Permits are not required for paddling most of this reach of the Gila River. Fees, however, are required by the BLM for paddling through the Gila Box Riparian Area (Gila River Riparian Natural Conservation Area) between the Owl Creek Campground at the Old Safford bridge and Dry Canyon boat take-out, a distance of about 22.5 miles. The fee is $3.00 per person, and there is a maximum five (5) consecutive days that you can stay in the Gila Box RNA. Pay stations are located at either end of this section. See the BLM web site for information and details.
Other than desert heat during the day, cool to cold nighttime temperatures and the aforementioned snakes and scorpions, there are few hazards in this reach of the Gila River. One such hazard is the very dangerous Solomon diversion dam, with its rolling currents and numerous natural and man-made snags, some of which include 2-inch rebar. Flash flooding can produce strong currents and Class II to III rapids, but the river is primarily free of obstacles and hazards that pose injury problems for boaters and equipment. Optimum levels are from 1,500 to 3,500 cfs, but the river can be navigated by experienced boaters at flows up to 10,000 cfs. Paddling the river when flows exceed 10,000 cfs is NOT recommended!
SH 92 bridge at Virden, New Mexico at 0.0 miles; Bridge on road between US Highway 70 and Arizona SH 75 at Duncan at about 7.0 miles; US Highway 191 bridge near Guthrie at about 25.0 miles; Owk Creek Campground on the south side of the river west of the Old Safford Bridge at about 31.0 miles; Dry Canyon boat take-out on the south side of the river just north of Solomon at about 53.5 miles; Low-water bridge at the end of Buena Vista Road (San Juan Road) just northeeast of Solomon at about 56.0 miles; Solomon Pass Road just north of Solomon at about 65.0 miles. There are no other known convenient access points for this reach of the Gila River.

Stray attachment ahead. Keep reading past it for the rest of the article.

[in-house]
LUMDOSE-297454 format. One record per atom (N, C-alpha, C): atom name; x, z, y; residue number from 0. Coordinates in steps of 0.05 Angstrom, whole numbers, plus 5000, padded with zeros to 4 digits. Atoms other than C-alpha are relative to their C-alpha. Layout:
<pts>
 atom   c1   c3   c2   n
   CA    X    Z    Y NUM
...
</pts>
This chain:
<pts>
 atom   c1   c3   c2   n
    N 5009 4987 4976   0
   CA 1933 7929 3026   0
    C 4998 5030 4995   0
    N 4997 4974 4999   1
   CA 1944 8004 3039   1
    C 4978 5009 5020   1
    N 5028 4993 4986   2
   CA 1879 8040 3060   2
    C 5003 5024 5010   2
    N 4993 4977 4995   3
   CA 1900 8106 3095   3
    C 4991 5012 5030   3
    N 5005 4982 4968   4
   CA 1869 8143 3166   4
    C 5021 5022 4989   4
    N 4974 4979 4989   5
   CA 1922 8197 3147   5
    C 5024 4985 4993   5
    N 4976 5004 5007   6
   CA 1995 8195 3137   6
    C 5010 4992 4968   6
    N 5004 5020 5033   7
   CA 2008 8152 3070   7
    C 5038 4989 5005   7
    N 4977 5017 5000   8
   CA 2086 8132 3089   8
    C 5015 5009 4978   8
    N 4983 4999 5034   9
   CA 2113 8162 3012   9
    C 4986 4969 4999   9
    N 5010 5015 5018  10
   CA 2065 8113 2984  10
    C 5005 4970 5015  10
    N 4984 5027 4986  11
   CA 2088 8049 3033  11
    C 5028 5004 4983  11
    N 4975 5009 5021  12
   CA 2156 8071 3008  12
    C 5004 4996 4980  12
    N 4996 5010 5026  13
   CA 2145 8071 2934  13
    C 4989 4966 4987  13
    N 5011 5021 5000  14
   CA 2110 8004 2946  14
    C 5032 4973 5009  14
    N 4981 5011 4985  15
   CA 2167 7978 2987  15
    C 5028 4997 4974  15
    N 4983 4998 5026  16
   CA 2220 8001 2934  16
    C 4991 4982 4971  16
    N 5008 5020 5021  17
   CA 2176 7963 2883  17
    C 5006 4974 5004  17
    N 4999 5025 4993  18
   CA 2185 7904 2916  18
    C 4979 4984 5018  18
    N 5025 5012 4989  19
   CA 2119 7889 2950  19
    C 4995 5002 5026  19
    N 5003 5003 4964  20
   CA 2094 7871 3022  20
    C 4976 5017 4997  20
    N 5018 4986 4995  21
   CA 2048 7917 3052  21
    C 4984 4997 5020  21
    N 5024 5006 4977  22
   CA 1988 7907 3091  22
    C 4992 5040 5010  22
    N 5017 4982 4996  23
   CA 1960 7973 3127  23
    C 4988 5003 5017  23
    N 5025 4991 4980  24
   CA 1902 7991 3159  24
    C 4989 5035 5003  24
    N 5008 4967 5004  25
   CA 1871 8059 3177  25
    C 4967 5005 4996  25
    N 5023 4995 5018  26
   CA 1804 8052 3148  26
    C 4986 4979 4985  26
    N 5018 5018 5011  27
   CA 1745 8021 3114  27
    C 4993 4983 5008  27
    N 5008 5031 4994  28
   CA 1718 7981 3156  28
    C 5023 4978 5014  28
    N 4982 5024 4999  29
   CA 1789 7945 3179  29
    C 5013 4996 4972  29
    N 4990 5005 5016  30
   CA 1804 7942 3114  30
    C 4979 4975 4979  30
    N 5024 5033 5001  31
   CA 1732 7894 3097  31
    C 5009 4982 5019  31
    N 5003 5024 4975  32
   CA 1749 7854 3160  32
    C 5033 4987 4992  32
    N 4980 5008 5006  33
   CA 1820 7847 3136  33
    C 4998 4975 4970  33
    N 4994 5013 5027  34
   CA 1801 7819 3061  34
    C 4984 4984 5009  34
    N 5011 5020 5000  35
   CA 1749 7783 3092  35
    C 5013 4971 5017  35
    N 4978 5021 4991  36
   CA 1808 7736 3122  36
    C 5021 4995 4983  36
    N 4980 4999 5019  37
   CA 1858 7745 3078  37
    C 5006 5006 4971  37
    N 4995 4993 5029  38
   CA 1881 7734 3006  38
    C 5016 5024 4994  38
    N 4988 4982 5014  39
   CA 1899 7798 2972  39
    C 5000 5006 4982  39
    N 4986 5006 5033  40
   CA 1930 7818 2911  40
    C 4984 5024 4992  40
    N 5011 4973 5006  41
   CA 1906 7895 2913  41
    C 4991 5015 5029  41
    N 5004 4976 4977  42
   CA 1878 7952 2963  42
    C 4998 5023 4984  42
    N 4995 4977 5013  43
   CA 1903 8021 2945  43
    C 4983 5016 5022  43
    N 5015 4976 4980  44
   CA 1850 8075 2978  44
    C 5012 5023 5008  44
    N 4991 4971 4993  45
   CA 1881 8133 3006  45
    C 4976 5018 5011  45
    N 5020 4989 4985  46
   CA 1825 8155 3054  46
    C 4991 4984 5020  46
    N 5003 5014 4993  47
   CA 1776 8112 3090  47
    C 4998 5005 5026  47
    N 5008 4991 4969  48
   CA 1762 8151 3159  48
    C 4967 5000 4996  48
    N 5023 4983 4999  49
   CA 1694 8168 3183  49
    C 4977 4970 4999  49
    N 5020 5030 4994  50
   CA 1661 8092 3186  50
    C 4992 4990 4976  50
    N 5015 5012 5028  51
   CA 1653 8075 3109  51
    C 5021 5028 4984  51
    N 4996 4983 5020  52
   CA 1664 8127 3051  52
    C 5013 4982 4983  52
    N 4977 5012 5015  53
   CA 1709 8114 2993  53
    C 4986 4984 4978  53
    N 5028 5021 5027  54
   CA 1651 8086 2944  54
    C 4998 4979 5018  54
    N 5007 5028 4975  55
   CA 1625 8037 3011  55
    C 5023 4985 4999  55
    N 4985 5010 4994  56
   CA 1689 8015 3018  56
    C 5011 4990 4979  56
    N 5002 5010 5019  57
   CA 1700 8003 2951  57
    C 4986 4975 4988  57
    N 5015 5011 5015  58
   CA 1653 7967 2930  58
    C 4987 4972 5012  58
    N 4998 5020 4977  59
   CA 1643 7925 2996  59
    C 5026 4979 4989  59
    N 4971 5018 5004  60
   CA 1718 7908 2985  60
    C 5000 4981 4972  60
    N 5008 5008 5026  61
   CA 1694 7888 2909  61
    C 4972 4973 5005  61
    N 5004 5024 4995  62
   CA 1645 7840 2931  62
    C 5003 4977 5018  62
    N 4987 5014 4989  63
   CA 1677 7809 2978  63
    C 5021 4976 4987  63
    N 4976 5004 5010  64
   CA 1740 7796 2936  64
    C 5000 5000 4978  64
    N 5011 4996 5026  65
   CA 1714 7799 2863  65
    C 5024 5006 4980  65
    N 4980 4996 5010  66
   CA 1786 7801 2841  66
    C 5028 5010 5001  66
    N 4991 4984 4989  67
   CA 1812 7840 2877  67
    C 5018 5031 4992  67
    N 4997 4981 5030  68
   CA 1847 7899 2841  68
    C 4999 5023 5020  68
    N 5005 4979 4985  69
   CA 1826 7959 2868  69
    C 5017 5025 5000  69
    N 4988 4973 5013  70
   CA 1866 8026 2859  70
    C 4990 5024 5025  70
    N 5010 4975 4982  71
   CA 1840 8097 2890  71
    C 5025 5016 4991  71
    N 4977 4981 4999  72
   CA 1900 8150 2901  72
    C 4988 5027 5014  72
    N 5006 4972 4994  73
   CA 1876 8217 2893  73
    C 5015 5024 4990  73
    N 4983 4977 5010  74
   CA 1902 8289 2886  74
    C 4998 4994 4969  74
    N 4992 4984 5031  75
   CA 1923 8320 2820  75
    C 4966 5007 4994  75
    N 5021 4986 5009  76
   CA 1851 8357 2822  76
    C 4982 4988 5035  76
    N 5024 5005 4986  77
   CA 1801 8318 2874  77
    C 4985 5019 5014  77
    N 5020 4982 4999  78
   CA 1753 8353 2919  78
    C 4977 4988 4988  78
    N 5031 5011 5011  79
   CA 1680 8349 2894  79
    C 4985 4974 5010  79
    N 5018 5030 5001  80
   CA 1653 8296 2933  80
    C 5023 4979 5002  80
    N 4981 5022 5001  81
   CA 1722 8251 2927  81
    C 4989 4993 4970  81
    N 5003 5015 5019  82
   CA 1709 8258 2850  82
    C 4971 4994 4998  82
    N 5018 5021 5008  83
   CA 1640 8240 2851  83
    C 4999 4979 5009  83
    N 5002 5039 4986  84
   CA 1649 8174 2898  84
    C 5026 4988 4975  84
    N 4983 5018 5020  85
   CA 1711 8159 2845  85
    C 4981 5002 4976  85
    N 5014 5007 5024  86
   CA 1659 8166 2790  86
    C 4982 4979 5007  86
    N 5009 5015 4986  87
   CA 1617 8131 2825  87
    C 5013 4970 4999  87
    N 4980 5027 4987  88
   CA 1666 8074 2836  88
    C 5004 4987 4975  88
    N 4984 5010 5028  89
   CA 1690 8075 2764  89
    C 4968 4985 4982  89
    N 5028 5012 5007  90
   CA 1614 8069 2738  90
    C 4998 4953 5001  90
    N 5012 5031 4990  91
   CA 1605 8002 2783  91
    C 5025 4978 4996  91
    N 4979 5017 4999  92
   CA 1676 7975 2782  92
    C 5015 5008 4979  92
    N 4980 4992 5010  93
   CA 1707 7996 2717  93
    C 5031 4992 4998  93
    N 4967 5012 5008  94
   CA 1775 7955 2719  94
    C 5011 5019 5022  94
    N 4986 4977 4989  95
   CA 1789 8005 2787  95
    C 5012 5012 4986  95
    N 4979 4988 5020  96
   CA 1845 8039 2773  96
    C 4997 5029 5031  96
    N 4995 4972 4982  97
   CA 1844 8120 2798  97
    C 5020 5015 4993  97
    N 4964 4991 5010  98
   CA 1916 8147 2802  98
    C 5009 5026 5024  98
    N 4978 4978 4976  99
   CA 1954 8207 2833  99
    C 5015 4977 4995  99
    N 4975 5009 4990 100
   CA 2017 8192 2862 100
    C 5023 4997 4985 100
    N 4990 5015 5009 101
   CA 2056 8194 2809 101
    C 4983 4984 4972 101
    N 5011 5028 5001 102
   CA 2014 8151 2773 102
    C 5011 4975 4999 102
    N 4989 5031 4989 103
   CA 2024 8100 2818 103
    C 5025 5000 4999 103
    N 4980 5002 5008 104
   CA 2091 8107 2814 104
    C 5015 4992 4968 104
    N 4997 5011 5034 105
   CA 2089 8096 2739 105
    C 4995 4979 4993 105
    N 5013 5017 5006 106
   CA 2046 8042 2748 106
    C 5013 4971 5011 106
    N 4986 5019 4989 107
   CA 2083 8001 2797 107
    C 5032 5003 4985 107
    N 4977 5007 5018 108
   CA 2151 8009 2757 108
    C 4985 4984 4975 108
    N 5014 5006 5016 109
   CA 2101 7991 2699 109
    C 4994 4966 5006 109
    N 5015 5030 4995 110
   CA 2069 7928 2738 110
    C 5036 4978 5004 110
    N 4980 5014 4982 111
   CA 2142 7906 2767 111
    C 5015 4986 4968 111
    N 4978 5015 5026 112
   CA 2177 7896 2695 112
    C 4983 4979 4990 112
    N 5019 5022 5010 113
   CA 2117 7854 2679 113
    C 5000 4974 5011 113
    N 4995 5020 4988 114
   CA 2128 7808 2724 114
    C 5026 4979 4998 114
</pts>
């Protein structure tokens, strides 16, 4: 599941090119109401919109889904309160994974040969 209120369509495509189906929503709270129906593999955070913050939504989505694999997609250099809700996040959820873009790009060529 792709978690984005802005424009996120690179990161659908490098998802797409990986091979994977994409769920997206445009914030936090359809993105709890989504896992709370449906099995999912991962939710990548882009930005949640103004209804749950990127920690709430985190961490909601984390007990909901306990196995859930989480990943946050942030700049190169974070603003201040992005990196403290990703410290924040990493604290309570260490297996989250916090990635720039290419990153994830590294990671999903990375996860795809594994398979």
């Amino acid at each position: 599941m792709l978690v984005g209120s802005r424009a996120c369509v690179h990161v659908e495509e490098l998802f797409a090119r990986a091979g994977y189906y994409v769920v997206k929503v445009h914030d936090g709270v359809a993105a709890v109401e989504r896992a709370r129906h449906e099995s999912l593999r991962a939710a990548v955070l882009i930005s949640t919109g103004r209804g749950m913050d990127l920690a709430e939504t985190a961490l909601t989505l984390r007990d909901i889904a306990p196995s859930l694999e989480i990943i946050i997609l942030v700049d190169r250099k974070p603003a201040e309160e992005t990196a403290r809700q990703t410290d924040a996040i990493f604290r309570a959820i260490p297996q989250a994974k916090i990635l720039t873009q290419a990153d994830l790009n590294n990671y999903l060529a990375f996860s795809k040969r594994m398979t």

Owl Creek Campground, off Black Hills Back Country Byway at the east end of the Gila River RNA, offers 7 campsites with restrooms, tables, grills and covered ramadas about 31 miles below the Virden, New Mexico put-in. Riverview Campground, near the west end of the Gila River RNA, offers 13 campsites with the same amenities. Fees for use of either of these campsites are $5.00 per day. It is possible to camp alongside the river anywhere except in designated riparian areas, but remember that you are in the desert, and take care to avoid desert critters that can harm you, especially at night. If camping on private land or in a public park always leave only footprints and take only photographs. You should always leave the area cleaner than how you found it! Always obtain permission from the rightful owners before camping on private land. There are also three day use areas within the Gila River RNA - see the BLM web site for information and details.
There are no liveries or outfitters located on or near this section of the Gila River. Bring everything you need and be prepared to run your own shuttles. Vehicles can be left in the parking lot at the Dry Canyon boat take-out (BLM) near Solomon.
The Gila River is usually a bone-dry, sandy cut in the surface of the Sonoran desert starting in southwestern New Mexico and continuing across southern Arizona into California, but this reach almost always has enough water to paddle. At lower to moderate levels it is great in canoes, kayaks and inflatable kayaks, while at moderate to high levels it is best suited for experienced kayakers and rafters. Rafts need a flow of at least 500 cfs for a decent trip with minimal dragging. Scenery is awesome in a desert sort of way, and there is much to appreciate about this stream when it flows, which is not frequently. There are some gorgeous mountains and foothills along and near this reach of the river, but few signs of civilization other than where the river flows near some highway or county road, in which case you will see vehicles carrying people and cargo, but not stopping unless there is an emergency. Canyon walls in the Gila Box area rise 500 feet or more above the river, often straight up from the banks. Motor vehicles are restricted to designated roads ONLY within the Gila River RNA. This would be a great place to have a camera and lots of film or digital media. It is sometimes a popular place to paddle in the Sonoran desert, so be considerate of other paddlers, campers and day-use area visitors.